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Overdue and Obfuscated.
ATSB O&O Investigation number: AO-2014-043

So after 1352 days we end up with a ATSB investigation that is summarised like this:

Quote:What happened
On 3 March 2014, the flight crew of a Tiger Airways Australia Pty Ltd (Tigerair) Airbus A320 were preparing for a scheduled passenger service from Sydney, New South Wales to Perth, Western Australia. The flight crew had earlier completed uneventful sectors from Sydney to the Gold Coast, Queensland, and return. As part of that preparation, the flight crew reviewed the operational flight plan (OFP) for the sector. The OFP was produced by the operator’s Operations Control Centre. That OFP contained significant errors in the aircraft weights, and as a consequence the required fuel upload for the sector was also significantly in error. The aircraft captain chose to re-calculate the required fuel load using resources available on the flight deck. The resultant required fuel load calculated and uplifted by the captain did not include the operator's requirement to carry a '60 minute top-up' additional fuel, resulting in the fuel upload being below that required under the operator's operations manual. The aircraft’s flight computers, however, identified that the aircraft would arrive at its destination with more than the minimum inflight fuel requirements. During the subsequent flight, the flight crew regularly checked the fuel usage and expected arrival fuel at Perth. All company and regulatory inflight fuel requirements for the flight from Sydney to Perth were met, and the aircraft landed with fuel in excess of the required fuel reserves.

What the ATSB found
There were deficiencies within the processes and procedures used by the operator's Operations Control Centre that permitted incorrect plans to be produced and subsequently provided to flight crew. This increased the risk that, in the time pressured environment of pre-flight planning, flight crews could either overlook incorrect data and accept an incorrect flight plan, or err in the calculation of the required fuel upload. Further, the operator provided limited guidance and assistance for flight crews on the processes and procedures for correcting identified fuel planning errors. For the occurrence flight crew, this lack of guidance, as well as the remoteness of resources that could assist, resulted in the decision to determine a correct required fuel load calculation using only those resources available on the flight deck. Due to the short layover between sectors, which was further aggravated by curfew restrictions, this increased the risk of critical fuel planning considerations being overlooked.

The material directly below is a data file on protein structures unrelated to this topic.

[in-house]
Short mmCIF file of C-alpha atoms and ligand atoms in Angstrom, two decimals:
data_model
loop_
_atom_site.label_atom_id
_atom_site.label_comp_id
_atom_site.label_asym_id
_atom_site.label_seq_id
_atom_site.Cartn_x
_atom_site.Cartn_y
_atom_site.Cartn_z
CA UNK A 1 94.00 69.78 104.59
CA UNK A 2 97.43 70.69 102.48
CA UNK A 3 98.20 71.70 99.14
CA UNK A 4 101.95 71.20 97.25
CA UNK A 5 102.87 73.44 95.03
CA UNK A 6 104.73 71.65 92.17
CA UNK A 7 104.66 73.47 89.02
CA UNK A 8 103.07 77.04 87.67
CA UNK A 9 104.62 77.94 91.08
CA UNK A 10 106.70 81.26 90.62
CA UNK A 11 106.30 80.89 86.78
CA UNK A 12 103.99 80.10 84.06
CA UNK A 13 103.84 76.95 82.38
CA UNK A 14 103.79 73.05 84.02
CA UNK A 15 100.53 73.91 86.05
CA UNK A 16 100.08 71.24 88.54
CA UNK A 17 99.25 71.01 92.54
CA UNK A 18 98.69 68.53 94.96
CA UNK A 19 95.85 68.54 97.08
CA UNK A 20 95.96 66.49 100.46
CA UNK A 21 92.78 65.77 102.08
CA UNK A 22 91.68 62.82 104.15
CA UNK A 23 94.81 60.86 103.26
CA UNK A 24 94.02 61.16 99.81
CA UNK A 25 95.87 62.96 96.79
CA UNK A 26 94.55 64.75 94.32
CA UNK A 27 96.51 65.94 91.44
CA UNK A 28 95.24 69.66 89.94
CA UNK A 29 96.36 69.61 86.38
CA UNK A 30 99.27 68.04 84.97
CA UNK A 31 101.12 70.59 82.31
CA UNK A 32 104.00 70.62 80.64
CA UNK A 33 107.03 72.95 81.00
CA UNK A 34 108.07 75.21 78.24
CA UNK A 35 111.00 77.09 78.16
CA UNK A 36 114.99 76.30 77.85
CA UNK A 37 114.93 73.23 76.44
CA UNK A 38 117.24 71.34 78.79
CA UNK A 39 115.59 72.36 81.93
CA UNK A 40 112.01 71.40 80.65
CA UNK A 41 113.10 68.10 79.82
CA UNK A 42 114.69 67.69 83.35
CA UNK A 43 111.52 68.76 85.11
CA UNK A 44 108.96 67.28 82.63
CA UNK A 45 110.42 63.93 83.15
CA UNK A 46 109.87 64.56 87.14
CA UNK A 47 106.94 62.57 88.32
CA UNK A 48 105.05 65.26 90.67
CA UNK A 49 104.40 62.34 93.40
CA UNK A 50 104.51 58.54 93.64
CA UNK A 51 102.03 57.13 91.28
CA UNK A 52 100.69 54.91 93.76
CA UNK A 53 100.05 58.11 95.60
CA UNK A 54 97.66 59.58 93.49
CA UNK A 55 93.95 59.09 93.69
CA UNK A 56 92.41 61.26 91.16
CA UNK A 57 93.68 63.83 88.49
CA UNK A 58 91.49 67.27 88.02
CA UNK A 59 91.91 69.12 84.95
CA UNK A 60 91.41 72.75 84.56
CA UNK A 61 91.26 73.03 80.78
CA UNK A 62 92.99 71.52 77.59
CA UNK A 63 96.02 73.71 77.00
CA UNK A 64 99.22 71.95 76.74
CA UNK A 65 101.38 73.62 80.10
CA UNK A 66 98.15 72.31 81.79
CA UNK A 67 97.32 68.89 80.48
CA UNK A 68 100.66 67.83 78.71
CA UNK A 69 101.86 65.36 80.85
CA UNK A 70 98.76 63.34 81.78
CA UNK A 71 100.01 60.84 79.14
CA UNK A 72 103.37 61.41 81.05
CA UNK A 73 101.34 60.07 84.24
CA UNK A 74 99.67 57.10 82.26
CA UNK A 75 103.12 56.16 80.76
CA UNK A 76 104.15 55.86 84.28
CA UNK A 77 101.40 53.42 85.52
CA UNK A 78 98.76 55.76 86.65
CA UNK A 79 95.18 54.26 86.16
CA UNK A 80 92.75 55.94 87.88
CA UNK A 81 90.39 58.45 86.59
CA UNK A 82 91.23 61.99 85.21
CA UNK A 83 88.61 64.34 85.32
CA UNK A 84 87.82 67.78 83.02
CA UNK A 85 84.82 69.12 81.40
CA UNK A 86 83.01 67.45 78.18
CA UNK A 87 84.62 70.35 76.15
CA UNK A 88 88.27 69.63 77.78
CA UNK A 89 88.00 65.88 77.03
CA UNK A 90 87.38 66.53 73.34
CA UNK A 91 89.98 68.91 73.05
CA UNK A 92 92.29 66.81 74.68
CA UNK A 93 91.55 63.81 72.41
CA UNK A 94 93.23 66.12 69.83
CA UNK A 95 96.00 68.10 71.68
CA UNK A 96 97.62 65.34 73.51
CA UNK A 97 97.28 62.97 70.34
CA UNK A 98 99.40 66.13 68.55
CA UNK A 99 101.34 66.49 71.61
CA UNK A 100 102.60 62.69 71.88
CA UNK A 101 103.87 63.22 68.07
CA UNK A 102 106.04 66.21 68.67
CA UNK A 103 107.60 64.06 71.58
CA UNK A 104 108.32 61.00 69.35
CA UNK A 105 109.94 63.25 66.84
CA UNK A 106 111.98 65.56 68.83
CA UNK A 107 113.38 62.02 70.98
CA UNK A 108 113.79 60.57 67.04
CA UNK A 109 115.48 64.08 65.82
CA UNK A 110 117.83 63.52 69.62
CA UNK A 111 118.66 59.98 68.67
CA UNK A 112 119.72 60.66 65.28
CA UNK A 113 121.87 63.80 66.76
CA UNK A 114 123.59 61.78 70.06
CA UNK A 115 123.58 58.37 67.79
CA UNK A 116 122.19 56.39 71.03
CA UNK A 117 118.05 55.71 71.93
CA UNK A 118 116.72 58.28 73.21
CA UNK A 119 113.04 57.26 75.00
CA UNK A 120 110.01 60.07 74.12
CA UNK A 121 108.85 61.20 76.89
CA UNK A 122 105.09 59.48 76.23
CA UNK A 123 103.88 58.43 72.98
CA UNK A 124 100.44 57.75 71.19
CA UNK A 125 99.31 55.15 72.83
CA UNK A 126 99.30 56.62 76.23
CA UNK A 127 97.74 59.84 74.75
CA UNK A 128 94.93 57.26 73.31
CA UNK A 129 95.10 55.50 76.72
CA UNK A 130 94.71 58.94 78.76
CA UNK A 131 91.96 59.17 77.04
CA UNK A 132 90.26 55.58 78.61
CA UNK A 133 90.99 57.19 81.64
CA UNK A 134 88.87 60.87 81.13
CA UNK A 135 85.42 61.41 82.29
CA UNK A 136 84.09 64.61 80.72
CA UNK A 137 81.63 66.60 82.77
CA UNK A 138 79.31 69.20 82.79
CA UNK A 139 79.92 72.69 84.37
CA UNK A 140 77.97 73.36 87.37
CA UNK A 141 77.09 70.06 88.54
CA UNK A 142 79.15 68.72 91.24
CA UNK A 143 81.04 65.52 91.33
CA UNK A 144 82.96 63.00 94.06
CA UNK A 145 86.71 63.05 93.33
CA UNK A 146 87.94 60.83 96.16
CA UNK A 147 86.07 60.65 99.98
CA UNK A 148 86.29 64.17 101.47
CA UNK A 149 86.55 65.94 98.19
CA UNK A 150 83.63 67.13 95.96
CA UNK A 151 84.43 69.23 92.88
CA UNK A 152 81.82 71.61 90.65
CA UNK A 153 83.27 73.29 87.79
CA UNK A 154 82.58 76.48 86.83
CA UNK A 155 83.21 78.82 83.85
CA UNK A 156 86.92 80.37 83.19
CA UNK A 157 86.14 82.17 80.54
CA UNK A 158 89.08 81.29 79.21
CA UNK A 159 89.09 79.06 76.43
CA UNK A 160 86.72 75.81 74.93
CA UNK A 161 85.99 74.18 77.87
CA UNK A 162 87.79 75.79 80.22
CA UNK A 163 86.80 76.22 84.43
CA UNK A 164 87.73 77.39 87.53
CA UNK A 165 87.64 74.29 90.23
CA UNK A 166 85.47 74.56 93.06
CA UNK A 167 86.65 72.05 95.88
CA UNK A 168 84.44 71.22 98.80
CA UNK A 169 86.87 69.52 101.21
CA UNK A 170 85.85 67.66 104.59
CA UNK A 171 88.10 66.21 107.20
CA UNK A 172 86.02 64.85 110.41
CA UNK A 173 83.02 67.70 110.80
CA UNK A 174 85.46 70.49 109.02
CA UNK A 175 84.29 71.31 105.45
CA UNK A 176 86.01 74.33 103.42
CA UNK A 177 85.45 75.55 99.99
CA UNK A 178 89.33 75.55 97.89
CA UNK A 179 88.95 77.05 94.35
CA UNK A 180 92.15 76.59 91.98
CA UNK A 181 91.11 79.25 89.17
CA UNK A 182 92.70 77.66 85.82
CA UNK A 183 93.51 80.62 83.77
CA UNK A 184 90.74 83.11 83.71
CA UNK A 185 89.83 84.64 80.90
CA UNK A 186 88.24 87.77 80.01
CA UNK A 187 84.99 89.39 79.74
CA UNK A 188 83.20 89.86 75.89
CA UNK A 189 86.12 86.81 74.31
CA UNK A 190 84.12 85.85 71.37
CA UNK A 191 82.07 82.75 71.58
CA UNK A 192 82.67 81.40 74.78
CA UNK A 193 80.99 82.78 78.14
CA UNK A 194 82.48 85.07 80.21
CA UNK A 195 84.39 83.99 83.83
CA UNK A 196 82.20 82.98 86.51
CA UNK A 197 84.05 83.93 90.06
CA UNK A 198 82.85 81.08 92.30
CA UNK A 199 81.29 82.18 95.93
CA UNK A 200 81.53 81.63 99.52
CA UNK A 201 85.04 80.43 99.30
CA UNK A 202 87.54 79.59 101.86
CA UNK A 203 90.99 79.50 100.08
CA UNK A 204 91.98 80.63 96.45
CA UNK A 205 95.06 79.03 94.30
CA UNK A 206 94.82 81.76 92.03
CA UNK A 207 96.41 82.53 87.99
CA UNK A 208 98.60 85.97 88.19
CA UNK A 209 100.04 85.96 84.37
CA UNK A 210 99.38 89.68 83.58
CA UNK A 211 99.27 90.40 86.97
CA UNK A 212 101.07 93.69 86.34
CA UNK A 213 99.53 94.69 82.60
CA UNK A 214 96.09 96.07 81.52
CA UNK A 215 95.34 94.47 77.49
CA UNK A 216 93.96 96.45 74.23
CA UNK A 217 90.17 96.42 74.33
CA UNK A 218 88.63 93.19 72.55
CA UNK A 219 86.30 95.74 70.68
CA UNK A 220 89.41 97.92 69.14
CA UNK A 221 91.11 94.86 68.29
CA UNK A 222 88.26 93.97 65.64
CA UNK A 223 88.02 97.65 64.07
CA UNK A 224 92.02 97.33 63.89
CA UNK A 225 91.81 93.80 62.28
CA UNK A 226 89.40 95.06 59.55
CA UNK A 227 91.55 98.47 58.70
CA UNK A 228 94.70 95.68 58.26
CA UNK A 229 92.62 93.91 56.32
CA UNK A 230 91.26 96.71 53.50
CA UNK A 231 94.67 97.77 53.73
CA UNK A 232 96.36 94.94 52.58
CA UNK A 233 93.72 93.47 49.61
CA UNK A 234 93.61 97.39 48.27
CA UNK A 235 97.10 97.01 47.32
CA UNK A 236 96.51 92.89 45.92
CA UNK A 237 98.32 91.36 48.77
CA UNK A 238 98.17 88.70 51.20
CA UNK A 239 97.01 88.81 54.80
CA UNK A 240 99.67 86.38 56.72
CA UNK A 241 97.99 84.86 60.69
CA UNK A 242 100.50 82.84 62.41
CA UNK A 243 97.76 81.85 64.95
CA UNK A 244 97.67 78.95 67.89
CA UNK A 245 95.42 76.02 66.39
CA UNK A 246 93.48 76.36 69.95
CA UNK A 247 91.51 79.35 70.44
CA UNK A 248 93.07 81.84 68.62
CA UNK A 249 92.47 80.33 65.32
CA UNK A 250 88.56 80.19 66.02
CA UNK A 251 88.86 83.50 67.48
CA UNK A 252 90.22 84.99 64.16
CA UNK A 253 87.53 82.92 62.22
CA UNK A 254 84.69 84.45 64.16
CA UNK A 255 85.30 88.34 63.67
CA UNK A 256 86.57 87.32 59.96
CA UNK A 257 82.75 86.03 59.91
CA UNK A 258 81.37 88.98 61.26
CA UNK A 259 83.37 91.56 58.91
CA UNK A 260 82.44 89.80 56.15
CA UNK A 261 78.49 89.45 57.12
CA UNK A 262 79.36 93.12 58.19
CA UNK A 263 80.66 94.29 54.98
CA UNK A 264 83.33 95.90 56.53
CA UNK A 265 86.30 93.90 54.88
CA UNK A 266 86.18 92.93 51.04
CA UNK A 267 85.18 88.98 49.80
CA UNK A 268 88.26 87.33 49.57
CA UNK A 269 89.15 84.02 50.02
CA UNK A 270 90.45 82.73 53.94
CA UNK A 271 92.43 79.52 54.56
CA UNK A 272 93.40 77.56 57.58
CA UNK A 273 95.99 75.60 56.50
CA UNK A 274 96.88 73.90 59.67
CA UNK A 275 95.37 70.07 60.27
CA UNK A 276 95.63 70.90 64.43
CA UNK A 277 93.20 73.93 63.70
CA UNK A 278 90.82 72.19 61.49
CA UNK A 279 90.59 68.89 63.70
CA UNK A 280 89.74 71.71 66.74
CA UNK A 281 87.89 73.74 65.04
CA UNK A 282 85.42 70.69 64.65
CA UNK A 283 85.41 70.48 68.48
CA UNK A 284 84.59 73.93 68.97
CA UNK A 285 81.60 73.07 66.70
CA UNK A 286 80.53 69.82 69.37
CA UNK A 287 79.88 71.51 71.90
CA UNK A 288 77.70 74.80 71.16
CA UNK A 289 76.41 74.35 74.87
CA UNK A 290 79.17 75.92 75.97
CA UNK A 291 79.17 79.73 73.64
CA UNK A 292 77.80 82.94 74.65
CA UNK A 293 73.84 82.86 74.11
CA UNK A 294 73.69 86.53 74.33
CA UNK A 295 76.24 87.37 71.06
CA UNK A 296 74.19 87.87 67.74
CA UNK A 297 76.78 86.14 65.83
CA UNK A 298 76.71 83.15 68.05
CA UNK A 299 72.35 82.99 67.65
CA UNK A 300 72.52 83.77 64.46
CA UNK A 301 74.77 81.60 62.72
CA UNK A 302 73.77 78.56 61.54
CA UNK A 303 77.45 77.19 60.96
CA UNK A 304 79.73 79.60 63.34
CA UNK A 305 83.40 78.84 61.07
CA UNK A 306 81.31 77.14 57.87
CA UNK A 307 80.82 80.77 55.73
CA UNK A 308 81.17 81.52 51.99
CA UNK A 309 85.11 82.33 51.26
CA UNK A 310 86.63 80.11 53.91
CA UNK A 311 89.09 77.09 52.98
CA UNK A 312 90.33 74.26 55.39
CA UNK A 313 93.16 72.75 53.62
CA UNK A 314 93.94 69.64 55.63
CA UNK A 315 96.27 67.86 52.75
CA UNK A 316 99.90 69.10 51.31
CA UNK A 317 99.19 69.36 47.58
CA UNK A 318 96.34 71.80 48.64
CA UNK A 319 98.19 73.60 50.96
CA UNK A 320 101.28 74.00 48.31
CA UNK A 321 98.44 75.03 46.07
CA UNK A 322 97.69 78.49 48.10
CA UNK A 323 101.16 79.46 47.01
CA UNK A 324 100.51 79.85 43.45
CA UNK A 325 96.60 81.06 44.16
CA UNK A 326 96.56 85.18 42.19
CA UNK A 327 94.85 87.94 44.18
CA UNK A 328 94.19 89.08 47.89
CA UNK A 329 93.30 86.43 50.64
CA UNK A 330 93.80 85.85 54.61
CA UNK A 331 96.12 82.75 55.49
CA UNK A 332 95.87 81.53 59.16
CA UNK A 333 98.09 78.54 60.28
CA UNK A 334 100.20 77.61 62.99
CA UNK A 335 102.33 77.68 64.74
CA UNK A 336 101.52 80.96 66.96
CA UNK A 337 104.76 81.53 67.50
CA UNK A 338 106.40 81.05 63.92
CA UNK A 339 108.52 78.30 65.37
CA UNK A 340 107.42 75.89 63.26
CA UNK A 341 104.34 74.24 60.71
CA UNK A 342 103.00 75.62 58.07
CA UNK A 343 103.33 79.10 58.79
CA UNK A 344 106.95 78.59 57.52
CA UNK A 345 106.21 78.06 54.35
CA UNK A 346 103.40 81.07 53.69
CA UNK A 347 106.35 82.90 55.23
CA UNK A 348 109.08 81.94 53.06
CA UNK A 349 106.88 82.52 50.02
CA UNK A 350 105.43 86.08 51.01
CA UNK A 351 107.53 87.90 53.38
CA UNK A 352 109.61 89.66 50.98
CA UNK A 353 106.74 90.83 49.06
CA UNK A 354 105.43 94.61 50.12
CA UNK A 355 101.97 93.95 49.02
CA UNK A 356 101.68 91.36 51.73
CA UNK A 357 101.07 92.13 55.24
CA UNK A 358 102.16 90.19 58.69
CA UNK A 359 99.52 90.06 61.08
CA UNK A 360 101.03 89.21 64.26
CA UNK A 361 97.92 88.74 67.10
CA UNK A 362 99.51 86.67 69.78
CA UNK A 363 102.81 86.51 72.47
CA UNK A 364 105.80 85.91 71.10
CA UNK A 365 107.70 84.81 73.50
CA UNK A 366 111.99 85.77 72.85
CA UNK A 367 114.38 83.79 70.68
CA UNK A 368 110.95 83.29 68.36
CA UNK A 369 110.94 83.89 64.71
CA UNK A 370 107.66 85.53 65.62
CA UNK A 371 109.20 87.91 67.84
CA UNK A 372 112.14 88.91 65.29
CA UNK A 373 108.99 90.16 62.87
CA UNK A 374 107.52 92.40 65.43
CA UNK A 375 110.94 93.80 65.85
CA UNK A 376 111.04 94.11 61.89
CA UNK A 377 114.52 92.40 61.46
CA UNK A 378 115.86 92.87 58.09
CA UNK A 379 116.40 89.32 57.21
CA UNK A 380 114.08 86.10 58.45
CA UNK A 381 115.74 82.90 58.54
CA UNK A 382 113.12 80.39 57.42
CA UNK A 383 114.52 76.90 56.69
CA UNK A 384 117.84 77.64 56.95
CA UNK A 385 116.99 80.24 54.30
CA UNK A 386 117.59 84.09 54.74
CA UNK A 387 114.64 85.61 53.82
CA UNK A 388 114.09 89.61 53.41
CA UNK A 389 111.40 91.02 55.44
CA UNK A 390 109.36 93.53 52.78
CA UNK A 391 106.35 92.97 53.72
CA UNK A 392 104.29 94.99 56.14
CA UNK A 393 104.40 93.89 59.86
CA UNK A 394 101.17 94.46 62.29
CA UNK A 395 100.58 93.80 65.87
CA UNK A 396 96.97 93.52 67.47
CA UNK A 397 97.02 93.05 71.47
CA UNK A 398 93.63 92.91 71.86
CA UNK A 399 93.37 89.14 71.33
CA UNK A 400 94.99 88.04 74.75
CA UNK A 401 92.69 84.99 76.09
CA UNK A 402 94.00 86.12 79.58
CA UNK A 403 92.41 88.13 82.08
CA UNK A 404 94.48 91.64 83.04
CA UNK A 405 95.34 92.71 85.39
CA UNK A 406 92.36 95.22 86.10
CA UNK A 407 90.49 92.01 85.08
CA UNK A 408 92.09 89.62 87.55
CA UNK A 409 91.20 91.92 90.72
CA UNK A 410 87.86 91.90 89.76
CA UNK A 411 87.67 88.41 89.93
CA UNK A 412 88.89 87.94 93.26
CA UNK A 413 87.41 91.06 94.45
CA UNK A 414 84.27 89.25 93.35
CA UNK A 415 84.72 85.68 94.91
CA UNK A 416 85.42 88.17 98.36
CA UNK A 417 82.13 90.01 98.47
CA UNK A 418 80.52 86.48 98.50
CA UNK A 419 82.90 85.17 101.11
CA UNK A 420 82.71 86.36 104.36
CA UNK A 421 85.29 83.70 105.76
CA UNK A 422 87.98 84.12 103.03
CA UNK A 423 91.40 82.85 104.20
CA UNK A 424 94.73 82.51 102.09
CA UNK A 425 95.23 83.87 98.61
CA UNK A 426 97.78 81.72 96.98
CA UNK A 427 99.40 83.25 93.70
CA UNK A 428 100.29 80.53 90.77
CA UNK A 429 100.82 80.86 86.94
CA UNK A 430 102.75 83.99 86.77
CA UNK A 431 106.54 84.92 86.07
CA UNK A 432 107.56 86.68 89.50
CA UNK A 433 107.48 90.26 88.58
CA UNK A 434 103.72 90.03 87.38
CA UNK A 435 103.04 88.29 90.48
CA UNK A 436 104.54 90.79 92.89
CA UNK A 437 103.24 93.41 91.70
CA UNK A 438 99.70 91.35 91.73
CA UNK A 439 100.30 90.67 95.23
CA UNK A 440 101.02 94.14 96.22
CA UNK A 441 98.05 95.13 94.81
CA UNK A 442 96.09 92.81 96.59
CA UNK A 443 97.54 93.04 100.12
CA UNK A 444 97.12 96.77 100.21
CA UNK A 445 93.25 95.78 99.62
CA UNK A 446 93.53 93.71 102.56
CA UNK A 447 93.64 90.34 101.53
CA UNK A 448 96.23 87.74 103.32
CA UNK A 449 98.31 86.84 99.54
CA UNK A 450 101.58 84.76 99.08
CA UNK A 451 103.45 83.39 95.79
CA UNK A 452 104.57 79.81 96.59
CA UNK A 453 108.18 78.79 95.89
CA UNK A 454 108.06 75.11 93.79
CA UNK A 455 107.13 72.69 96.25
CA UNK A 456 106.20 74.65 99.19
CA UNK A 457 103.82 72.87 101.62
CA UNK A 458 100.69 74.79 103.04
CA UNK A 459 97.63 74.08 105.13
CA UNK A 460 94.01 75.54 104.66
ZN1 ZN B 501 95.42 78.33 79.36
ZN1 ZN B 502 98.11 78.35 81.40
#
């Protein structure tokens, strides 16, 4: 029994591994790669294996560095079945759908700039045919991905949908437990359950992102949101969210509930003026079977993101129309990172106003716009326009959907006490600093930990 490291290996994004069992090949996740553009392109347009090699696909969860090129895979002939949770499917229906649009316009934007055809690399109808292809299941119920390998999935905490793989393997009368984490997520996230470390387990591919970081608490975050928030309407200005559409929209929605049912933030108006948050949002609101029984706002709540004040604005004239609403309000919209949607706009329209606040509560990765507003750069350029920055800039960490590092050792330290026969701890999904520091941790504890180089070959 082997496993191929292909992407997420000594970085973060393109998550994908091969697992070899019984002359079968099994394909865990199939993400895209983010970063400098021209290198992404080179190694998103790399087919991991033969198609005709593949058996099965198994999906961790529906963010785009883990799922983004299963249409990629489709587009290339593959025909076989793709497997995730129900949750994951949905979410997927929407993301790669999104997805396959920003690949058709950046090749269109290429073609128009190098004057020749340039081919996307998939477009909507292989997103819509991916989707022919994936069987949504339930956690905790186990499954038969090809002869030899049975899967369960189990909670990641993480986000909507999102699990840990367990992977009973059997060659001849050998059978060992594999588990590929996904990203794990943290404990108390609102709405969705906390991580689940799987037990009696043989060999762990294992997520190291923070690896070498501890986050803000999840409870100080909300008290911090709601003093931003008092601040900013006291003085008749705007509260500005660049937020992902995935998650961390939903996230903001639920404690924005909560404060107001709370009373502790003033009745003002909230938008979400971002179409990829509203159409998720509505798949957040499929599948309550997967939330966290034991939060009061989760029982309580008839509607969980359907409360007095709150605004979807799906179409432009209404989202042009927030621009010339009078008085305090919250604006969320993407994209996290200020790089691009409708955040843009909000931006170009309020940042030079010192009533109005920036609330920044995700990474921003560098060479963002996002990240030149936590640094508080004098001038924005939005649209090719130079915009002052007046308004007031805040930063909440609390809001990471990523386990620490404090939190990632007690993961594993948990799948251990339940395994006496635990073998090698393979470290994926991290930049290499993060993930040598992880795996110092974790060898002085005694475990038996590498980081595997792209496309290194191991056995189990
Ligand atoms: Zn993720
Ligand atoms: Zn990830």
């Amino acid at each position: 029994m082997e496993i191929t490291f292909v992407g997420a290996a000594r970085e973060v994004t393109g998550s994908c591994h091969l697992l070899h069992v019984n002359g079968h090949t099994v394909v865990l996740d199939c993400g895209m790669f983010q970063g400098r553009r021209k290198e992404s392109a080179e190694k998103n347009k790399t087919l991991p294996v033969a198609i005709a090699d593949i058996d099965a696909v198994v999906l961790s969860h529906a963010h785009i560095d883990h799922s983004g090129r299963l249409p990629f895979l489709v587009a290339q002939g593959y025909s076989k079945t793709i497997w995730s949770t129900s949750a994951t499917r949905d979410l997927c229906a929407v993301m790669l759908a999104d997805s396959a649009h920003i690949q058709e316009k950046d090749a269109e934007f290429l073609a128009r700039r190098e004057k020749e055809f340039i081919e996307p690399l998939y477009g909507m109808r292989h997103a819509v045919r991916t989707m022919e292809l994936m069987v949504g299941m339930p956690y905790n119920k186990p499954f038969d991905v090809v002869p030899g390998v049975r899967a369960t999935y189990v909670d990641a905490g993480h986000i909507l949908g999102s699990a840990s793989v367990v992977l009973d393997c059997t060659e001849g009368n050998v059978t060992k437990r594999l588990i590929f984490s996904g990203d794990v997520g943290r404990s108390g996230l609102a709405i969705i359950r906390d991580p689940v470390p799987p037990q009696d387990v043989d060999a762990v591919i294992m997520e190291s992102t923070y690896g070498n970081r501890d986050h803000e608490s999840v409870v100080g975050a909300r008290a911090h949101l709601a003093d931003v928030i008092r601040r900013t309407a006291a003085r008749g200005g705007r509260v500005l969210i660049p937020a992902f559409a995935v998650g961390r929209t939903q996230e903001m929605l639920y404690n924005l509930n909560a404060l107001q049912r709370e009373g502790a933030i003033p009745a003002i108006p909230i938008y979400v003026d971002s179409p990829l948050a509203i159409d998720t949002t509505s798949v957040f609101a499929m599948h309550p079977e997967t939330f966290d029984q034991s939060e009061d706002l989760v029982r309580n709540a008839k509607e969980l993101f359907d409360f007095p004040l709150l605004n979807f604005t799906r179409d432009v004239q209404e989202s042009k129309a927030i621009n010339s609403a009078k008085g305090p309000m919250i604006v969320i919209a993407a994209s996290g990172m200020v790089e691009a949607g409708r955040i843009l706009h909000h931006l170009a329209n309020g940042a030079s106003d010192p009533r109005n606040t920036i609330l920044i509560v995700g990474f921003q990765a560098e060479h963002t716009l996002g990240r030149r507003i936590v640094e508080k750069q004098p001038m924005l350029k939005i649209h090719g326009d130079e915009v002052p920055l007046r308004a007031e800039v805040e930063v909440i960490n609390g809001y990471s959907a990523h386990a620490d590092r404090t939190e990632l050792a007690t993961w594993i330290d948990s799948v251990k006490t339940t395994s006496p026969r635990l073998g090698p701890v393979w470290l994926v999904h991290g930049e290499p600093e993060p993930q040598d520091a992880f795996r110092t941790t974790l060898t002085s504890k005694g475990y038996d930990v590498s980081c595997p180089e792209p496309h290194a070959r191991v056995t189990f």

Safety message
A correctly calculated flight plan not only provides assurance to both the captain and the operator that all operational factors likely to influence the flight have been considered and accounted for, it also forms an important inflight validation tool to allow crews to monitor and continually assess those decisions made at the pre-flight stage. Where variances are noted, timely alternative plans can be implemented to ensure that aircraft arrive at either the destination or an alternate aerodrome with required fuel reserves preserved.

However if you continue to read down the page you will eventually get to the 'nuts & bolts' section of the final report i.e. the safety analysis/conclusions/safety issues.

 'Safety analysis' (note part in bold):

Quote:Tiger Airways Australia Pty Ltd used an Operations Control Centre (OCC) to provided flight planning support for the flight crew of their regular public transport flights. Operations controllers (OC) were responsible for the production of flight planning and supporting documentation, which included generating the operational flight plan (OFP) and associated air traffic services flight plan.

There are various reasons for using an OCC for flight planning, including cost and duty time considerations. The use of an OCC system to produce flight planning products enables operators to reduce the flight crew’s flight planning task from gathering information and developing the flight plan, to one of reviewing prepared documentation and a finalised OFP. This has enabled operators to significantly reduce the time spent by flight crew in the flight preparation phase. Under regulation and the operator’s own policy and procedures, however, the aircraft captain was responsible for the proper planning and conduct of a flight.

The production of a correct OFP is essential for the safe completion of a flight. It ensures, amongst other things, that: